Petrified Forest National Park should definitely be on your Arizona itinerary! It has lots to offer in archaeology, ecology, and paleontology.
From the world-renowned petrified logs to the Painted Desert vistas, and from ancient petroglyphs to Route 66 memorabilia, there’s a lot to see in this national park.
Petrified Forest has trees that have been fossilized 211 to 218 million years ago. The area has been inhabited for 13,000 years.
There are over 600 archaeological sites in the entire park. Puerco Ruin and Petroglyphs are the ruins of a large Indian pueblo that peaked around 1,300 A.D.
Not to be missed in the park are the viewpoints at the 28-mile park road. You can get a good view of the petrified wood, the Painted Desert and rock art.
But even better is if you go hiking. There are 6 walking trails. To see Old Faithful, a petrified log almost 10 feet wide, do the Giant Logs trail. To see a hundred-room pueblo, hike the Puerco Pueblo trail.
Don’t miss the Rainbow Forest Museum or the Painted Desert Inn National Historic Landmark. At the museum, you can learn more about the history and geology of the area. The Painted Desert Inn used to ;provide respite to travelers on Route 66.
One day should be enough to do all the six hikes and to visit the historical buildings, but you can spend longer to explore the park at leisure. Weather can be above 100°F in the summer and below freezing in winter, so visit in the spring or the fall.
Where to Stay
A great place to stay near the park is the Best Western Arizonian Inn in Holbrook, where you will also find dining and shops.
Text and photo by Cosette from KarsTravels
Montezuma’s Castle and Well National Monument
Located off I-17 between Phoenix and Flagstaff, you’ll find the incredible Montezuma’s Castle and Well National Monument, one of the very first National Monuments established in the U.S. by President Teddy Roosevelt in 1906!
Montezuma’s Castle is a large cliff dwelling created over 300 years ago by the Sinagua people. Montezuma’s Well has cliff dwellings, a deep pond, and aqueduct systems.
Visiting the National Monument is a great addition to an Arizona road trip since it includes Native American, Southwest, and American history.
At Montezuma’s Castle, learn about the monument at the museum, walk the trails that parallel the limestone cliffs, and look up to see the amazing cliff dwellings!
Montezuma’s Well is 11 miles north of Montezuma’s Castle. Roam the trails to view the blue well, which is the size of a pond, and admire the cliff dwellings.
Continuing on the trail, you can also see early aqueduct systems created by Native Americans.
You can easily spend a couple of hours at Montezuma’s Castle and Well, so be sure to bring lots of water and sun protection! It gets extremely hot, especially in the summer! To avoid the heat and crowds, the best time to visit is spring, fall, or winter.
Montezuma’s Castle and Well are located between cities. Sedona is the closest, with lots of lodging options. Try the highly rated Sedona Hilltop Inn that has epic views of the red rocks for which Sedona is famous.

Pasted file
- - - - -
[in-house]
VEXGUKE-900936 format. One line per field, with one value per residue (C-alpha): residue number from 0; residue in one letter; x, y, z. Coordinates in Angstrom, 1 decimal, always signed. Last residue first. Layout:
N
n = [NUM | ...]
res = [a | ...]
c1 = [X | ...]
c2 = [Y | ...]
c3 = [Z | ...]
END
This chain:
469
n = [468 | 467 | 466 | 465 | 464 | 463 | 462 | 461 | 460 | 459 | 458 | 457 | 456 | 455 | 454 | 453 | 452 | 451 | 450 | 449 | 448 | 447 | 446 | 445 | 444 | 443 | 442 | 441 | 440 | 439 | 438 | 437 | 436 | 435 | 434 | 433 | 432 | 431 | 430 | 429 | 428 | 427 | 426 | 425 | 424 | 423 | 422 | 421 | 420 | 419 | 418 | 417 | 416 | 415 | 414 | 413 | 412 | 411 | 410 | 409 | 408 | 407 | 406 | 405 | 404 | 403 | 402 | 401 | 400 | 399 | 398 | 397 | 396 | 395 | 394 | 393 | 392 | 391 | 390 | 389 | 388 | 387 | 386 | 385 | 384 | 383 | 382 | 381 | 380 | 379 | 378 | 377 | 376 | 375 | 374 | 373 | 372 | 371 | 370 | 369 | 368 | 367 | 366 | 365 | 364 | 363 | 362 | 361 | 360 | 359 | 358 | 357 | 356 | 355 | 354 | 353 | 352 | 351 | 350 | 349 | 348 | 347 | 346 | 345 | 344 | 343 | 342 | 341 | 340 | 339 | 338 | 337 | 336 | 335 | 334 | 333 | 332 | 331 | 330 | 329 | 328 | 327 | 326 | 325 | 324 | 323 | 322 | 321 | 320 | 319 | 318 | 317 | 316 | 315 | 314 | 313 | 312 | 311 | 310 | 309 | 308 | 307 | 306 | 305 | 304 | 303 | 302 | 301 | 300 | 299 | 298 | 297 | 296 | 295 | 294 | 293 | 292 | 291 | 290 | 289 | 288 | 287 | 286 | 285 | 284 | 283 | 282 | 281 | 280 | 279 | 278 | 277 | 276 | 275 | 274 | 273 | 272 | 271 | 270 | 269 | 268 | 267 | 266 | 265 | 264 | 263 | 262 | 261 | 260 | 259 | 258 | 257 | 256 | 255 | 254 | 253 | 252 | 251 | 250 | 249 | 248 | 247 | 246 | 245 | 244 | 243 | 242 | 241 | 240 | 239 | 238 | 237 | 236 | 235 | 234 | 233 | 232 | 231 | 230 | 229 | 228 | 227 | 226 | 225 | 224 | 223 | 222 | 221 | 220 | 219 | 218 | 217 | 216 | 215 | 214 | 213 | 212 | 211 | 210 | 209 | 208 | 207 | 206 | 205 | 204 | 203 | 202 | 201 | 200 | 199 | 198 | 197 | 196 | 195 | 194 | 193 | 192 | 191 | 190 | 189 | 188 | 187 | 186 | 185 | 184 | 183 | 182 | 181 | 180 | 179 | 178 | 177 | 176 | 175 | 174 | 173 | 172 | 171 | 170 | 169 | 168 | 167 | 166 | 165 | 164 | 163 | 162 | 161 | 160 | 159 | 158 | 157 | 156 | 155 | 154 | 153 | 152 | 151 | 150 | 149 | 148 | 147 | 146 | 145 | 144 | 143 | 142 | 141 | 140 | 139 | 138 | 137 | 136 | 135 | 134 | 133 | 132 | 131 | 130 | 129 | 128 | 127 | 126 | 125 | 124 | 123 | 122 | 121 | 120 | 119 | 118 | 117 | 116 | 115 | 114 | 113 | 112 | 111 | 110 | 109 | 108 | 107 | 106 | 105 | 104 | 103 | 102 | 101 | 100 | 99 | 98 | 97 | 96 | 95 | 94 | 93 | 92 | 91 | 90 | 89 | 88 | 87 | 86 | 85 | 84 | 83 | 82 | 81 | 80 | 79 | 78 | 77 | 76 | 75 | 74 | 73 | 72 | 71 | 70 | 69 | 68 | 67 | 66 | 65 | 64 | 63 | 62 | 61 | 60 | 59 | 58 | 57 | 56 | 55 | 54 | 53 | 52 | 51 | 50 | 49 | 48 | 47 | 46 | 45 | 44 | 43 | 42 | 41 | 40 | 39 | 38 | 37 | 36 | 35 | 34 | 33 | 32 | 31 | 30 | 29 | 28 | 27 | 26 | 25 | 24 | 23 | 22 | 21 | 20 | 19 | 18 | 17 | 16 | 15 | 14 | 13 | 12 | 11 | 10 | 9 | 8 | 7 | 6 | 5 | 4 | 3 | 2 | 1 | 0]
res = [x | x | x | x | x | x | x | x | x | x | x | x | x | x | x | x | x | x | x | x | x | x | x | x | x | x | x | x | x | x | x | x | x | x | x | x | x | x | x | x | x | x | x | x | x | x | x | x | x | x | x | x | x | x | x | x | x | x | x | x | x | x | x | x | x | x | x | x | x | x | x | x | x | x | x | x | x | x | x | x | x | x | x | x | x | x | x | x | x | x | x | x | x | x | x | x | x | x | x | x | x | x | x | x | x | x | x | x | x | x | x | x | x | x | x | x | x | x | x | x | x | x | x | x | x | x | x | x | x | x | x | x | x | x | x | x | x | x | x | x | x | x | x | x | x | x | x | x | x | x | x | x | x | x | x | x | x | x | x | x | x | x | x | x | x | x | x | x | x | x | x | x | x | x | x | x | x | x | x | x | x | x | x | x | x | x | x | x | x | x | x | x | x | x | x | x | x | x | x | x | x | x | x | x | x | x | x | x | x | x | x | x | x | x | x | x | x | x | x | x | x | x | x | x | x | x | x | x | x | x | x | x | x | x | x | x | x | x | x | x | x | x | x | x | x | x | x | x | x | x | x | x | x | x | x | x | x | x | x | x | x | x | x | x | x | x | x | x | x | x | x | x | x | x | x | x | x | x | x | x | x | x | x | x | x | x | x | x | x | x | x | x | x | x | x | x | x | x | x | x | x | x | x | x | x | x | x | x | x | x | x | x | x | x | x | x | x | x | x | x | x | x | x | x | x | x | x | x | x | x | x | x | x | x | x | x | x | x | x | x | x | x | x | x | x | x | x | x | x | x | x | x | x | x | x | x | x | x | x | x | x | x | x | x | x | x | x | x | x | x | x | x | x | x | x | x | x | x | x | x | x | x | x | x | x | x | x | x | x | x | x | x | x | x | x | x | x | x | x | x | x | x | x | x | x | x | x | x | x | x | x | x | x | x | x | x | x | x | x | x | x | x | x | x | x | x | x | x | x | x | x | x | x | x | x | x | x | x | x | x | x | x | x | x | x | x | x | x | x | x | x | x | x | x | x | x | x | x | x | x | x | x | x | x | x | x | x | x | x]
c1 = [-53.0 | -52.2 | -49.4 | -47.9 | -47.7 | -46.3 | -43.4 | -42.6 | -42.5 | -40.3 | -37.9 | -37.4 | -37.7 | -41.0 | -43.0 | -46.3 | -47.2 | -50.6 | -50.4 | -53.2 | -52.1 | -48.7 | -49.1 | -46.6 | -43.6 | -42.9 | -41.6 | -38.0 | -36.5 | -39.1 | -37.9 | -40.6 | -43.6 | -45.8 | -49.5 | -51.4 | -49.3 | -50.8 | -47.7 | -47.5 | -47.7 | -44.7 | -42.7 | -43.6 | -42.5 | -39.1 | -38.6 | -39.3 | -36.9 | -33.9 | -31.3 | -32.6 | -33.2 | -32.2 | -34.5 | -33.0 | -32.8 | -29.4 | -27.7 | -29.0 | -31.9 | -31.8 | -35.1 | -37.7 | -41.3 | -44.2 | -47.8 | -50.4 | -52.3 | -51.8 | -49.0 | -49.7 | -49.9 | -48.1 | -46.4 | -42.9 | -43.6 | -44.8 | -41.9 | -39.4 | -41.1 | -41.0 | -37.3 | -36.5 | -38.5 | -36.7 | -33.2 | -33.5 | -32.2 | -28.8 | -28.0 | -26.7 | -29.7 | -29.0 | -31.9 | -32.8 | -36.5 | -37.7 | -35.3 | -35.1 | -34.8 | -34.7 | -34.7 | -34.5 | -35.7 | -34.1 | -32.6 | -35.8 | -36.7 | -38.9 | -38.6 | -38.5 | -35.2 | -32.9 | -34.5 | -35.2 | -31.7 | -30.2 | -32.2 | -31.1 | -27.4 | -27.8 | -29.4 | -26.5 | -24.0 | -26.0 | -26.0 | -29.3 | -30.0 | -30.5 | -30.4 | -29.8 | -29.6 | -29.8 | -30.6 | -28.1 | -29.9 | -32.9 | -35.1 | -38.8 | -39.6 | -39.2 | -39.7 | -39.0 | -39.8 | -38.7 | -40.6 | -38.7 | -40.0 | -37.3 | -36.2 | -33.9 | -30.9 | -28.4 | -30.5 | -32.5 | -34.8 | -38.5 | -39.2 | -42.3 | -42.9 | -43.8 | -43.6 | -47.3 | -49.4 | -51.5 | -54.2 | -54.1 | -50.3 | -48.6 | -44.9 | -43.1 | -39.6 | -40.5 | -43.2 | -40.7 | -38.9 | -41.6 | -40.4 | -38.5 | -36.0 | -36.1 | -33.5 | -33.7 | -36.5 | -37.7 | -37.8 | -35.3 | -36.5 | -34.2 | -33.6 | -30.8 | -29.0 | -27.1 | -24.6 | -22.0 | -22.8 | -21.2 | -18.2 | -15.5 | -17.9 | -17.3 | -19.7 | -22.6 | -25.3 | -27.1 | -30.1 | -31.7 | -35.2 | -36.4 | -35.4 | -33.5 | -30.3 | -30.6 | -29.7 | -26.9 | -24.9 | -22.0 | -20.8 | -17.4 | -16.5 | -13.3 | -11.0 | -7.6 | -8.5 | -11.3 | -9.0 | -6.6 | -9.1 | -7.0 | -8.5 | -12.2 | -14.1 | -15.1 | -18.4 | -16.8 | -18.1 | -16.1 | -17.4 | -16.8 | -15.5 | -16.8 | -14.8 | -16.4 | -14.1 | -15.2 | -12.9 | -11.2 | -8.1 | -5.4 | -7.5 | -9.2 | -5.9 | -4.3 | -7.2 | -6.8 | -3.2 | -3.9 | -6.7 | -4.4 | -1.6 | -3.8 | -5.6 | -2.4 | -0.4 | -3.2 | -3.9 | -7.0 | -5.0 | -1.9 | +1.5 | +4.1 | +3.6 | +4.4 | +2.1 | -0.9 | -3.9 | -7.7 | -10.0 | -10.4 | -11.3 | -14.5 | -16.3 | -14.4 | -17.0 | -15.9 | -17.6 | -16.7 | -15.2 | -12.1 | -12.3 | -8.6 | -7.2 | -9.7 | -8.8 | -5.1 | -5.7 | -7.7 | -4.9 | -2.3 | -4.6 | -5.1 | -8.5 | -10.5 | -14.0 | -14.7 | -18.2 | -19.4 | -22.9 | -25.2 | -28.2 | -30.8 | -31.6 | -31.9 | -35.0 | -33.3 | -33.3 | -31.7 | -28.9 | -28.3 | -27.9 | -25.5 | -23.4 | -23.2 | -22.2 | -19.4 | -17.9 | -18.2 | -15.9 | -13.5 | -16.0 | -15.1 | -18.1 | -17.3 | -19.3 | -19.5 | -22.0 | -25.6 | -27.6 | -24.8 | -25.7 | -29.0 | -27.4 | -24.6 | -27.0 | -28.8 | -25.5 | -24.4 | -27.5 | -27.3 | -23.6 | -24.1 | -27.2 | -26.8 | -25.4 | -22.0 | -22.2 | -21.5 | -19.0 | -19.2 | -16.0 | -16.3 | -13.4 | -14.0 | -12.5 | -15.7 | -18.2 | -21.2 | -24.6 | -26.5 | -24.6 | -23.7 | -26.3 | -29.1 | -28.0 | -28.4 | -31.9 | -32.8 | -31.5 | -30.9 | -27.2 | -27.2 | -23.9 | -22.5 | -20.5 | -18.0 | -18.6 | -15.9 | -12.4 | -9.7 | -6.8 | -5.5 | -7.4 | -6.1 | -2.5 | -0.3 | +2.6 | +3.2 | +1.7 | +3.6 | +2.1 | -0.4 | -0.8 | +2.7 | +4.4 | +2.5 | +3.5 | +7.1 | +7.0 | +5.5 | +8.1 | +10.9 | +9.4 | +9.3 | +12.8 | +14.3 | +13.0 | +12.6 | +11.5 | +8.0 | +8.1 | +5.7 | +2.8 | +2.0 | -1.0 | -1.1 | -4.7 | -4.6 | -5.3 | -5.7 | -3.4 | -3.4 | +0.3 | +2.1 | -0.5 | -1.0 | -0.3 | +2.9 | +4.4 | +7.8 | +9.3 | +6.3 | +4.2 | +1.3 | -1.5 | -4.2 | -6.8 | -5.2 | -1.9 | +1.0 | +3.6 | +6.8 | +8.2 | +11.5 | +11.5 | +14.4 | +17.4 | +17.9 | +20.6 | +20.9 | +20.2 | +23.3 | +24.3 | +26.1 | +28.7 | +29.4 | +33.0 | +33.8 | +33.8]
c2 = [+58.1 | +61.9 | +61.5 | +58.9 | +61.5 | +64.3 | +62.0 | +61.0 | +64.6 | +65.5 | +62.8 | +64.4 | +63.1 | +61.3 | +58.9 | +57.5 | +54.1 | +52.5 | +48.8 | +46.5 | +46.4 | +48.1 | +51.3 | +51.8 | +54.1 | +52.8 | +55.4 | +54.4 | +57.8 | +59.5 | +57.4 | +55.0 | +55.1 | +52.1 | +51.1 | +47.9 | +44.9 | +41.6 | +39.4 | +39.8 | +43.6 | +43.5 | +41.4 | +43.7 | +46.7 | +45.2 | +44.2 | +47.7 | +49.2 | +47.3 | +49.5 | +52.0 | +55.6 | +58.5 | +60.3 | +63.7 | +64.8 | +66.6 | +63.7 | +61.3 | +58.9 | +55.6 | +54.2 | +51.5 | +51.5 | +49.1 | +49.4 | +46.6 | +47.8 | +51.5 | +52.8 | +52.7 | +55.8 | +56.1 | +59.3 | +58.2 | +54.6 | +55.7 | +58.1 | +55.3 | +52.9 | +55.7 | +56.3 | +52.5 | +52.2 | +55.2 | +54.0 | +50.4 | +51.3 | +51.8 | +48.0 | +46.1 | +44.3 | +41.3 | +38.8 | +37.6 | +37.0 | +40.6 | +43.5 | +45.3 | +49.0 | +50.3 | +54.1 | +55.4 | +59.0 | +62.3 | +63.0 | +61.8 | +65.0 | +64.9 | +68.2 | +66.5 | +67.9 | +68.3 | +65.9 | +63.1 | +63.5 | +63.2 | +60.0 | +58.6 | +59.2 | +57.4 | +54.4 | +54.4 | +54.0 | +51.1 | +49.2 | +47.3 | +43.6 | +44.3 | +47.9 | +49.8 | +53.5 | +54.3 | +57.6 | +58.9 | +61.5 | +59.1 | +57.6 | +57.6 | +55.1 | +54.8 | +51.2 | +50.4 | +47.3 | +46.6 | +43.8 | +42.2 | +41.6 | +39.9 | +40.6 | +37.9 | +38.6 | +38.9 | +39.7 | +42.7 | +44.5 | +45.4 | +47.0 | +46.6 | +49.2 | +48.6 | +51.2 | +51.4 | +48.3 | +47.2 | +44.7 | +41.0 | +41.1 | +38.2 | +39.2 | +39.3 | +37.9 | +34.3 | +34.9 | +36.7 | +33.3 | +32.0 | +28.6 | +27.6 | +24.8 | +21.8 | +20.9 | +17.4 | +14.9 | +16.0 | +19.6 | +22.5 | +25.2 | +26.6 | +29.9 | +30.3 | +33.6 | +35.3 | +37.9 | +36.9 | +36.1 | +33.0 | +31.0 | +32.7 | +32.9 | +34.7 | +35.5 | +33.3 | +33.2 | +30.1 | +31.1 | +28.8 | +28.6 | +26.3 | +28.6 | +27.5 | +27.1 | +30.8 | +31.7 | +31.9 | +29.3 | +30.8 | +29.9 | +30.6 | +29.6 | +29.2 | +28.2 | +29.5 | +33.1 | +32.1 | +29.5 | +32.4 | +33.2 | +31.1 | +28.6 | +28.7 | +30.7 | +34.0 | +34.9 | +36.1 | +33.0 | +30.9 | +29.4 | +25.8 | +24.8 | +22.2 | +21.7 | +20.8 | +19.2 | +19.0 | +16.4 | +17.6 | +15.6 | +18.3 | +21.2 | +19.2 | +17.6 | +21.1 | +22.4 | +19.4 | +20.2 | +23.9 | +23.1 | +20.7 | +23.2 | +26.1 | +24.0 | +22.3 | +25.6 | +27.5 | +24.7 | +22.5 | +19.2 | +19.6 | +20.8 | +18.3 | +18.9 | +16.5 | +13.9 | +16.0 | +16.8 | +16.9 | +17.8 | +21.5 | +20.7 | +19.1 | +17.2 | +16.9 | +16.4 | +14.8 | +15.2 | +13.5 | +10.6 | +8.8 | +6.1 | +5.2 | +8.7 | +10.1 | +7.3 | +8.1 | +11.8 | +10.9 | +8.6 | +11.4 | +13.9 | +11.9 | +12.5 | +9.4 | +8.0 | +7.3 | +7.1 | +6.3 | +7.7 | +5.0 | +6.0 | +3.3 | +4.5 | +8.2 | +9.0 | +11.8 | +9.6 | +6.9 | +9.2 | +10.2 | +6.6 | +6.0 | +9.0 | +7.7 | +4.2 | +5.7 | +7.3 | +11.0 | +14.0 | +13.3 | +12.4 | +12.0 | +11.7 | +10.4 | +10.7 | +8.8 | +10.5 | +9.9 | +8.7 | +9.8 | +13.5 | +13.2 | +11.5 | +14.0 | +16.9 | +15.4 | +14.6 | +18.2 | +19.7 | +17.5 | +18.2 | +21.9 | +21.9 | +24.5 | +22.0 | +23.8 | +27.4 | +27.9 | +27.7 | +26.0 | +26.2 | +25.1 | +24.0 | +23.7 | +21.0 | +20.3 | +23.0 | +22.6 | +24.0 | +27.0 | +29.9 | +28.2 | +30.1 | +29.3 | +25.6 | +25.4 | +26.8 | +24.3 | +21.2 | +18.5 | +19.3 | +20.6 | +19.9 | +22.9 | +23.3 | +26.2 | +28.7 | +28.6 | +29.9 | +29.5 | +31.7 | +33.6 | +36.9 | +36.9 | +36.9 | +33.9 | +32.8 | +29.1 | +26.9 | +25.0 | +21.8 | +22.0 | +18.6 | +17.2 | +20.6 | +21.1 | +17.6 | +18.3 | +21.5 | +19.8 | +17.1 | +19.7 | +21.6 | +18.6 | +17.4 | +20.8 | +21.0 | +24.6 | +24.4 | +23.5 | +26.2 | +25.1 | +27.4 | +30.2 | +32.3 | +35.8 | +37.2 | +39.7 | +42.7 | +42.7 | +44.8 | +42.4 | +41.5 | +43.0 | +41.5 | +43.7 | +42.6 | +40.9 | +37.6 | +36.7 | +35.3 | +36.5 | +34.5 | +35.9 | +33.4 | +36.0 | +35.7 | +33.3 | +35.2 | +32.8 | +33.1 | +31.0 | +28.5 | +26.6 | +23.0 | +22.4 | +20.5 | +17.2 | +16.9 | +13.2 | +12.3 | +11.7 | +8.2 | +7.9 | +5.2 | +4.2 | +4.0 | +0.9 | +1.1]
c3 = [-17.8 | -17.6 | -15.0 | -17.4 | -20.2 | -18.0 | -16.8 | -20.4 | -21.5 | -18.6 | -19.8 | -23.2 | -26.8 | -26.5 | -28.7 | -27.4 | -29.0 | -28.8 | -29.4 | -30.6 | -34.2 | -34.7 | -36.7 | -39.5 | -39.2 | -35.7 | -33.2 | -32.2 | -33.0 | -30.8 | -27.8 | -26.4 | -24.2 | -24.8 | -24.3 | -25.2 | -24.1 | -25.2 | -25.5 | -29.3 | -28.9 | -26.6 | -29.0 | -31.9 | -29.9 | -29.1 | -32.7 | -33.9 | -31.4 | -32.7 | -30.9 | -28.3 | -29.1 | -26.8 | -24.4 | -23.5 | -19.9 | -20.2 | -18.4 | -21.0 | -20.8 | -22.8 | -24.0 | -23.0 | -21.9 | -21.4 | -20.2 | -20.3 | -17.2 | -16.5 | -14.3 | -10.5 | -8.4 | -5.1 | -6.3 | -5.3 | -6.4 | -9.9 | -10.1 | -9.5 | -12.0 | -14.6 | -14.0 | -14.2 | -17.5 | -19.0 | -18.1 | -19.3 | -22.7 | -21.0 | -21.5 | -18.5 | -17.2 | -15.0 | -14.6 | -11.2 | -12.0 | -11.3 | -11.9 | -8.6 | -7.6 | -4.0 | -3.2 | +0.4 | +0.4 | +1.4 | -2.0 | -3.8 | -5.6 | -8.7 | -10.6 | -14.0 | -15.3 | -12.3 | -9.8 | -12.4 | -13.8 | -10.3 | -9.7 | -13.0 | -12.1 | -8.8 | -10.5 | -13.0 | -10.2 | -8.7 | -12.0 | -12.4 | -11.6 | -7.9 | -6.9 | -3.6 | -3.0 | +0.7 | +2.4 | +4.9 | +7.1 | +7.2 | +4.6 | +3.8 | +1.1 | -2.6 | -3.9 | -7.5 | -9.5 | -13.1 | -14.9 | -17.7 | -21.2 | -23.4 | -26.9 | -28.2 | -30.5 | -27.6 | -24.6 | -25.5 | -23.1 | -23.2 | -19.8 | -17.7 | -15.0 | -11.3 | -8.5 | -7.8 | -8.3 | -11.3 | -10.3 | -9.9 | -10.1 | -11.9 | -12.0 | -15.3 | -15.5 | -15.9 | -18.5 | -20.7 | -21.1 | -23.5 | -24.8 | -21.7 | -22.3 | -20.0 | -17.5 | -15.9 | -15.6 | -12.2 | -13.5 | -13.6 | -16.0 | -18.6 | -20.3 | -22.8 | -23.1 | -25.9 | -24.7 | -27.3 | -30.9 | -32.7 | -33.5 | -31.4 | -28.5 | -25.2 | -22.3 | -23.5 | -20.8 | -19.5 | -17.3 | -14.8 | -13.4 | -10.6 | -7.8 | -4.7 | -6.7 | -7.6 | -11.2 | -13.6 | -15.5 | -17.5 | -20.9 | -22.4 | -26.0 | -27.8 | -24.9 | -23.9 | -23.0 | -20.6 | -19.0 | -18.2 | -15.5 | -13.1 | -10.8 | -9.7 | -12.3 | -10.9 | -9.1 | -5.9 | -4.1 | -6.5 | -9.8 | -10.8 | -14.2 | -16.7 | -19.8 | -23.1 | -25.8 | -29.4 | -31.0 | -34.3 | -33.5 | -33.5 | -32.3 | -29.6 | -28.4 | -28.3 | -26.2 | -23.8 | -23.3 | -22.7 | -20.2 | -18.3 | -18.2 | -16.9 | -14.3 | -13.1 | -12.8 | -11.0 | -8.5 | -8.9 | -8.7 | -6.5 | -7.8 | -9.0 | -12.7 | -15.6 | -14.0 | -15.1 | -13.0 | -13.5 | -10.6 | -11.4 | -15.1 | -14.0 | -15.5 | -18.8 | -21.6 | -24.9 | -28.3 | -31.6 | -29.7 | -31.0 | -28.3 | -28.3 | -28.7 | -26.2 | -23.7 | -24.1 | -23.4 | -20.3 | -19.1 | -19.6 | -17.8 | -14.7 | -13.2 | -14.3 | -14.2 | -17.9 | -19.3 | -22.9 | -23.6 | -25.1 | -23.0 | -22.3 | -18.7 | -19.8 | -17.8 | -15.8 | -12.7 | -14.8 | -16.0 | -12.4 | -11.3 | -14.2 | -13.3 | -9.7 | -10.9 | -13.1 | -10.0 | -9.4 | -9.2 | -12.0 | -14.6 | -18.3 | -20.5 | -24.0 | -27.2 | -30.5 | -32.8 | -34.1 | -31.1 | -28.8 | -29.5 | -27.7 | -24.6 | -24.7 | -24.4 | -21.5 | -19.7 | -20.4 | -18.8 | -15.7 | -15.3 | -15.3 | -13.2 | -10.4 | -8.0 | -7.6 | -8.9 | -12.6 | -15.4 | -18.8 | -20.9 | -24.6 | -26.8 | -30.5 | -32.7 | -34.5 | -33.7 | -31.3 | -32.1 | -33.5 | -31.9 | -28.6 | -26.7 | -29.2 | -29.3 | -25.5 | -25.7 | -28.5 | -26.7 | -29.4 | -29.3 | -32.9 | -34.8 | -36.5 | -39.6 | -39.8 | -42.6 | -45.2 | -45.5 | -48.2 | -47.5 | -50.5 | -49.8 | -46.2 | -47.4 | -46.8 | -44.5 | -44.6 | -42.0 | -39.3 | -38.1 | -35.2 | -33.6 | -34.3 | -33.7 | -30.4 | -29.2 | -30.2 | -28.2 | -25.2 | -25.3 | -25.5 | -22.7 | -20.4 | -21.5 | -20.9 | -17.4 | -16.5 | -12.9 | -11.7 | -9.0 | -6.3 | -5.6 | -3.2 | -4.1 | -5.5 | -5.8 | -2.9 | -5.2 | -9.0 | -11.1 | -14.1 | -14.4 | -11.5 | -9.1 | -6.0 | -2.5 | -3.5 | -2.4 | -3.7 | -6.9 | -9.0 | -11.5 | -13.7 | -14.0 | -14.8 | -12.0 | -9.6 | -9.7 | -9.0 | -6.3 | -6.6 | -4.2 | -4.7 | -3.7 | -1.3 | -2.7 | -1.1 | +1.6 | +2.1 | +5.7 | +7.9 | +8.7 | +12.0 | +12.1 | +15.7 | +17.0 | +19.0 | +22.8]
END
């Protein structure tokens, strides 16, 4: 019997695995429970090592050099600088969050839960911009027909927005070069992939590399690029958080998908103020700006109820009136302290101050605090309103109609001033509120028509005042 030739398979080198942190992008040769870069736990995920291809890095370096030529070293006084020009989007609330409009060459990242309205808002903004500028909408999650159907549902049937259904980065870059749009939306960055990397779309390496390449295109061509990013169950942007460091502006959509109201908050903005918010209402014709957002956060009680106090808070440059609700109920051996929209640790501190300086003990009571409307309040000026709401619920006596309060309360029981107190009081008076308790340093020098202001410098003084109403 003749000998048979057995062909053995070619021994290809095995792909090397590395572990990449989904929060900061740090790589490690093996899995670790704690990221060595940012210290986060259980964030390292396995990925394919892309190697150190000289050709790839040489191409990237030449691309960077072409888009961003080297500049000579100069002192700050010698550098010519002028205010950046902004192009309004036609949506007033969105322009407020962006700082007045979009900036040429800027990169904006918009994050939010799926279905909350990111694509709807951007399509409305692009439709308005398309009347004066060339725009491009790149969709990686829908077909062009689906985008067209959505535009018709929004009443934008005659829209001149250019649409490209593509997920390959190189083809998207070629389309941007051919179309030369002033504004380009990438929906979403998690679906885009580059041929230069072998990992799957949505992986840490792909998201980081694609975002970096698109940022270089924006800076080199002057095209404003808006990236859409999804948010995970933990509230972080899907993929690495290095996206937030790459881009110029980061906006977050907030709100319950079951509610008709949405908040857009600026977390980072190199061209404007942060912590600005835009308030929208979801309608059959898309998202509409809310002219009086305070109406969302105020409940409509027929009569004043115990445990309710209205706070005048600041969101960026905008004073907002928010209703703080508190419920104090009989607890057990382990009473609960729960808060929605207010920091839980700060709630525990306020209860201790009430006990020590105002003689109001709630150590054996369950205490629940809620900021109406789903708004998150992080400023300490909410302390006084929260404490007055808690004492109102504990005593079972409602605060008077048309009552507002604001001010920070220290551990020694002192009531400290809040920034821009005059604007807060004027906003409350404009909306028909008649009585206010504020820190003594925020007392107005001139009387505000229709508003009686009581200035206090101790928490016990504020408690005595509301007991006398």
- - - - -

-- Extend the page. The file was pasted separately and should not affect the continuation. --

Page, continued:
Text and photo by Alanna from Periodic Adventures
Saguaro National Park
Saguaro National Park, home to the country’s largest cactus plants, is located just outside Tucson. The cactus blooms from somewhere in mid May to the first part of June, so if you want to see the bloom, that’s when to visit!
On the east side of the park, do the Cactus Forest Drive. The 8-mile scenic loop is fully paved and one way. There are several overlooks and viewpoints where you can park and take photos. The Javelina Rocks Overlook offers views over the park and Tucson.
On the west side of Saguaro National Park, do the Bajada Loop drive. The 6-mile scenic loop is a graded dirt road deemed passable for sedans. Along the way, don’t miss the easy Valley View Overlook Trail, where you can get up close to the cacti.
The Signal Hill Petroglyphs are worth viewing and the Desert Discovery Nature Trail is a short interpretive trail if you want to learn more. Hikers up for a challenge may wish to hike to Wassen Peak for great views over the park.
You can visit Saguaro National Park in one day, unless you wish to do backcountry hiking. For the best weather, visit from October to April.
Suggested by us
Grand Canyon West Rim
When most visitors think of the Grand Canyon, naturally, they think of the National Park. That said, although the Grand Canyon National Park is over 1.2 million acres, it does not comprise the entire canyon.
The National Park is made up of three rims, North, South, and East. However, there is a fourth rim just outside the National Park, the West Rim, and its exclusivity, paired with stunning vistas, are just some of the reasons it is a must-visit on any trip to Arizona.
The Grand Canyon West, Sá Nyu Wa, is on the Hualapai Native American Reservation and is owned and operated by the Hualapai Tribe.
While it doesn’t get as many visitors as the National Park, it is the closest rim from Las Vegas (only two hours away), so it is easily accessible by car or tour bus. You can even visit via a helicopter tour!
The Grand Canyon West can easily be seen in a day, provided that you arrive early. Aside from being less crowded, this rim also has the deepest canyons.